Details are given of techniques to be used in the handling of large amounts of data in the field of aquaculture. Two examples are given where different types of multivariate data analyses are performed on the compiled datasets to identify and quantify the effects of key variables governing growth and production of fish in manured pond systems cultivating tilapia and carp.
An equation is given for the selection of interval sizes for use in length frequency analysis of fish classes.
Egypt's aquaculture production (705,490 tonnes in 2009) is by far the largest of any African country and places it 11th in terms of global aquaculture production. The aquaculture sector in Egypt is now a mature one having developed over a period of more than 30 years, but the financial performance of the sector is not well understood or documented, even though value-chain analysis provides a methodological tool to do so.
A linearized version of the Appeldoorn model of the von Bertalanffy growth function is presented for the estimationof parameters of seasonal growth oscillation.
Details are given of the current database system used by the Collaborative Research Support Programme in PondDynamics/Aquaculture and Its Management. Suggestions are made regarding the design of a database.
This article examines the suitability of length-based methods for providing regular assessments of the stocks of the more important commercial fish species in Kuwait. To date, comparisons of age-based and length-based methods have been carried out for 3 species, the croaker Otolithes argenteus , red snapper, Lutjanus coccineus and the grouper Epinephelus tauvina . Results so far indicate a stock assessment reliability equal to that based on age composition data plus a saving in manpower and capital.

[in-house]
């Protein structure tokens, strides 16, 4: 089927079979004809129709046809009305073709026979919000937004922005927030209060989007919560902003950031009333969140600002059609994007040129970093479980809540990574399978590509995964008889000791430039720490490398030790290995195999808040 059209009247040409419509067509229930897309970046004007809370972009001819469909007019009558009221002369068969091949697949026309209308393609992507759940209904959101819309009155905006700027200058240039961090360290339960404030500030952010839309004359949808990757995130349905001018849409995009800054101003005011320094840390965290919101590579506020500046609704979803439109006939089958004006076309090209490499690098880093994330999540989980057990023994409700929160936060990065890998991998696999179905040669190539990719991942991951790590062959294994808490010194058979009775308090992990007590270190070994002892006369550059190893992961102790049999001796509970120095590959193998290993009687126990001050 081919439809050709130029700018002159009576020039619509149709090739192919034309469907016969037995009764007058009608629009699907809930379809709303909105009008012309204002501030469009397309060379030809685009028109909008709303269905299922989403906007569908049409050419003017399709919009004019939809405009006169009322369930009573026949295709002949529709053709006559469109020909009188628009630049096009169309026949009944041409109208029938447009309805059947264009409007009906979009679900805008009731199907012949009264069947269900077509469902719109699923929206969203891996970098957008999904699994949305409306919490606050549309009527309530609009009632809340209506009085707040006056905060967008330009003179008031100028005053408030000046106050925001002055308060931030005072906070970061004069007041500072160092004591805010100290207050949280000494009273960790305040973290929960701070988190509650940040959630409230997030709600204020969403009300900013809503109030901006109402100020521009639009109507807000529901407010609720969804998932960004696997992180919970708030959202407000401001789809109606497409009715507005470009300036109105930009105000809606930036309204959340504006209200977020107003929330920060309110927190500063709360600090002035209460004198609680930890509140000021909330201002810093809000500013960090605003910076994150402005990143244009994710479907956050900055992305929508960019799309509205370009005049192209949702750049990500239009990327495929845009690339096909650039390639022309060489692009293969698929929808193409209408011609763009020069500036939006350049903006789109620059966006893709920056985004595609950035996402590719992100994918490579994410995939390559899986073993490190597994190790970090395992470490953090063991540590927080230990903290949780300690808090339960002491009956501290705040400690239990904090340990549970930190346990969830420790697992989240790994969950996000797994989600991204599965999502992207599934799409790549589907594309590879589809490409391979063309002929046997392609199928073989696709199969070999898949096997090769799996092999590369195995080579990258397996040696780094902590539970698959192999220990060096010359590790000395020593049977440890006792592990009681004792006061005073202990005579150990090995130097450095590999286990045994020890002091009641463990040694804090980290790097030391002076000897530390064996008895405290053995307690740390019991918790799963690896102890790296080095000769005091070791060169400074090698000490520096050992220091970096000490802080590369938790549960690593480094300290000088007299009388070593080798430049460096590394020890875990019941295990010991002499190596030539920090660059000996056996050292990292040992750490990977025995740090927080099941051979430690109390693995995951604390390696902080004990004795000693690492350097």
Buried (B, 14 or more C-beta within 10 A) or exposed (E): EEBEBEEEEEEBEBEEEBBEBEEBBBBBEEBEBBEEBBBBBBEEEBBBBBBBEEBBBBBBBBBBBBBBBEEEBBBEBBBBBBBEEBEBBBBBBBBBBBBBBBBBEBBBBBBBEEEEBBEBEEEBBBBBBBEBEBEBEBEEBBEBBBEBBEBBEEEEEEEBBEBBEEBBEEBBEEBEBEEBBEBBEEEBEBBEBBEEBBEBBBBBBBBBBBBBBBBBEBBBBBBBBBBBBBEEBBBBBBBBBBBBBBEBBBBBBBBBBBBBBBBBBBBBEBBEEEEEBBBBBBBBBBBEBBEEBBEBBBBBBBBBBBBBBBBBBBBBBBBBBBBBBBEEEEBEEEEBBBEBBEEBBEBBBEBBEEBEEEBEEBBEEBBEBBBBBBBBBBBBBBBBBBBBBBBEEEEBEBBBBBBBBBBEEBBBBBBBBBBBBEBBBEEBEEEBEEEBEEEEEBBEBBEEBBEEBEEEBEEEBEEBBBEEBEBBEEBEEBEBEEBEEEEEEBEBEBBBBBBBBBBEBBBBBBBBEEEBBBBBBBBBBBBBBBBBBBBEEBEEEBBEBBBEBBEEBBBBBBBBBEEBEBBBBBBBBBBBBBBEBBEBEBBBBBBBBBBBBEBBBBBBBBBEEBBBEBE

In many developing countries, availability of suitable tags for use in genetics and aquaculture research has been a problem as they are often expensive and have to be imported from other countries. A simple and inexpensive method used by scientists in Ghana that can be tried and improved by others is described in this article.
Comparative methods are presented which allow for quick and relatively reliable growth parameter estimates when growth data are not at hand. One of these methods involves the use of a newly developed "auximetric grid." An empirical equation for the estimation of natural mortality of any fish stock, given a set of growth parameters, is briefly reviewed. The methods are applied to data from the Gulf of Thailand trawl fishery, and the mortality caused by this fishery is estimated.
A method is presented through which the total mortality undergone by several fish stocks of the same species can be compared when growth parameters are poorly known or unknown. Whereas the estimate of Z obtained via the length-converted catch curve is highly sensitive to the input parameters K and L sub( infinity ), the ratio of Z estimates obtained for different stocks with the same combination of parameters is almost independent of these inputs, at least when the fit of the linear regression is good.
This selection of methods is based on lecture notes used at a FAO/DANIDA training course held in Mombasa, Kenya, in May-June 1980. The methods presented are: regression and correlation, estimation of growth parameters from length-frequency data, estimation of mortalities (total, natural, fishing mortality) and analysis of catch and effort data.